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PEP-Easy Tip: To save PEP-Easy to the home screen

PEP-Web Tip of the Day

To start PEP-Easy without first opening your browser–just as you would start a mobile app, you can save a shortcut to your home screen.

First, in Chrome or Safari, depending on your platform, open PEP-Easy from You want to be on the default start screen, so you have a clean workspace.

Then, depending on your mobile device…follow the instructions below:


  1. Tap on the share icon Action navigation bar and tab bar icon
  2. In the bottom list, tap on ‘Add to home screen’
  3. In the “Add to Home” confirmation “bubble”, tap “Add”

On Android:

  1. Tap on the Chrome menu (Vertical Ellipses)
  2. Select “Add to Home Screen” from the menu


For the complete list of tips, see PEP-Web Tips on the PEP-Web support page.

Wilson, M. (2015). Introduction. J. Amer. Psychoanal. Assn., 63(1):9-13.

(2015). Journal of the American Psychoanalytic Association, 63(1):9-13


Mitchell Wilson

But here … I should turn back to the doubts about the appropriateness of the compound analogy I proposed between that-which-is-repeated, coloring matter, and figurative language. All three … could be thought of as means of representing processes and energies that might otherwise go unnoticed. But this model seems unsatisfactory and wishful in at least two ways. First, it depends upon the notion of a real preexistent force (call it sheer repetition, the death instinct, or whatever) that is merely rendered more discernible by that-which-is-repeated, or by the lurid colors of the erotic, or by some helpful figure of speech; and second, it suggests that the workings of figurative language … do indeed have the effect of rendering that force “visible.” But we know that the relation between figurative language and what it figures cannot be adequately grasped in metaphors of vision; and we might well doubt that the forces of repetition can be isolated—even ideally—from that-which-is-repeated. The wishfulness inherent in the model is not simply in its isolating the forces of repetition from their representations, but in its seeking to isolate the question of repetition from the question of figurative language itself.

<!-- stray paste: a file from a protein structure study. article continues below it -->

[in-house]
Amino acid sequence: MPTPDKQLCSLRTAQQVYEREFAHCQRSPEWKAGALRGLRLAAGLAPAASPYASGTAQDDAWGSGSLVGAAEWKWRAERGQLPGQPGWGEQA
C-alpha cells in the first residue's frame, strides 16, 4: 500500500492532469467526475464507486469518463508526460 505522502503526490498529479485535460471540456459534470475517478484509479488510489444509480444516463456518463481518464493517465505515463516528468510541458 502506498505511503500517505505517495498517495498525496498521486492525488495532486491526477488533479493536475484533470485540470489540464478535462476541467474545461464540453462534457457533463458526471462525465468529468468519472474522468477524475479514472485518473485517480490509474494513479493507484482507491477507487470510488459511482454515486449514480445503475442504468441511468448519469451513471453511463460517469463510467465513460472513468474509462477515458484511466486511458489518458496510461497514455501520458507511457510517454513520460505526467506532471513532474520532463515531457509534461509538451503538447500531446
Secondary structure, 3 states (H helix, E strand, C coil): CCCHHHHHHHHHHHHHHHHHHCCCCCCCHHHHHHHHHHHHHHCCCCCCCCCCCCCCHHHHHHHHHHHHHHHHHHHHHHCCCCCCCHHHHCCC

—Neil Hertz (1979, p. 320)

Jay Greenberg's provocative and lively paper, “Therapeutic Action and the Analyst's Responsibility,” raises a number of serious questions about the relationship between psychoanalytic theories—what he calls controlling fictions—and their objects of interest. He also asks us to think about the analyst's activity, specifically the analyst's responsibility to respond to clinical realities, in light of the analyst's specific theory of therapeutic action. Given the nature of the analyst's theory and its relationship to the analyst's activity, Greenberg describes the kinds of conversations psychoanalysts can have with one another about theory and activity, as well as the irreducible constraints on such conversations. For Greenberg, such conversations can achieve some things but not others.

[This is a summary excerpt from the full text of the journal article. The full text of the document is available to journal subscribers on the publisher's website here.]

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